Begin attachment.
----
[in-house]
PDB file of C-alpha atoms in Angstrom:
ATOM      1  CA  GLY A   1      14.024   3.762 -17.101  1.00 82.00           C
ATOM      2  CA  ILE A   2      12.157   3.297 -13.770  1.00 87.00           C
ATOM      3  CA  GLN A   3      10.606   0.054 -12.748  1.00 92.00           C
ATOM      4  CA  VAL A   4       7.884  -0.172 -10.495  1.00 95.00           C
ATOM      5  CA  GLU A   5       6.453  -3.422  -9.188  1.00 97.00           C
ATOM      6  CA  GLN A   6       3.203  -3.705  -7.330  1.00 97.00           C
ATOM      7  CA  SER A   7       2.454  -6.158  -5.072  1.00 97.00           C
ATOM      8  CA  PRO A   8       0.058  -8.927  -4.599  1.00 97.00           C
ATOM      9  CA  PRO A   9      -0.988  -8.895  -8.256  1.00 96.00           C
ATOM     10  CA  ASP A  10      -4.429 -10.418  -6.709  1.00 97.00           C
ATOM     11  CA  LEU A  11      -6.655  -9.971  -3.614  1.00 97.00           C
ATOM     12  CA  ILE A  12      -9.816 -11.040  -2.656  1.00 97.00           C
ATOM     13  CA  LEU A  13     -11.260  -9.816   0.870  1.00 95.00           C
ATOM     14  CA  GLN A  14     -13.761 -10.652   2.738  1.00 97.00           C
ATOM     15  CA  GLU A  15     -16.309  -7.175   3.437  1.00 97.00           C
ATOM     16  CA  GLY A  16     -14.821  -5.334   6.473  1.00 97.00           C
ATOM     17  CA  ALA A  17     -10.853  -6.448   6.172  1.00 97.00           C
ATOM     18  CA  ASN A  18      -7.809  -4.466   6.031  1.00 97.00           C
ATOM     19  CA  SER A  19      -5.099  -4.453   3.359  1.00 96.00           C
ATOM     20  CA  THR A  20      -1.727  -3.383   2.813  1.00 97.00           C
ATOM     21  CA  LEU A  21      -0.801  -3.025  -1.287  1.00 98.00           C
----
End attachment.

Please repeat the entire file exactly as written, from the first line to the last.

[in-house]
PDB file of C-alpha atoms in Angstrom:
ATOM      1  CA  GLY A   1      14.024   3.762 -17.101  1.00 82.00           C
ATOM      2  CA  ILE A   2      12.157   3.297 -13.770  1.00 87.00           C
ATOM      3  CA  GLN A   3      10.606   0.054 -12.748  1.00 92.00           C
ATOM      4  CA  VAL A   4       7.884  -0.172 -10.495  1.00 95.00           C
ATOM      5  CA  GLU A   5       6.453  -3.422  -9.188  1.00 97.00           C
ATOM      6  CA  GLN A   6       3.203  -3.705  -7.330  1.00 97.00           C
ATOM      7  CA  SER A   7       2.454  -6.158  -5.072  1.00 97.00           C
ATOM      8  CA  PRO A   8       0.058  -8.927  -4.599  1.00 97.00           C
ATOM      9  CA  PRO A   9      -0.988  -8.895  -8.256  1.00 96.00           C
ATOM     10  CA  ASP A  10      -4.429 -10.418  -6.709  1.00 97.00           C
ATOM     11  CA  LEU A  11      -6.655  -9.971  -3.614  1.00 97.00           C
ATOM     12  CA  ILE A  12      -9.816 -11.040  -2.656  1.00 97.00           C
ATOM     13  CA  LEU A  13     -11.260  -9.816   0.870  1.00 95.00           C
ATOM     14  CA  GLN A  14     -13.761 -10.652   2.738  1.00 97.00           C
ATOM     15  CA  GLU A  15     -16.309  -7.175   3.437  1.00 97.00           C
ATOM     16  CA  GLY A  16     -14.821  -5.334   6.473  1.00 97.00           C
ATOM     17  CA  ALA A  17     -10.853  -6.448   6.172  1.00 97.00           C
ATOM     18  CA  ASN A  18      -7.809  -4.466   6.031  1.00 97.00           C
ATOM     19  CA  SER A  19      -5.099  -4.453   3.359  1.00 96.00           C
ATOM     20  CA  THR A  20      -1.727  -3.383   2.813  1.00 97.00           C
ATOM     21  CA  LEU A  21      -0.801  -3.025  -1.287  1.00 98.00           C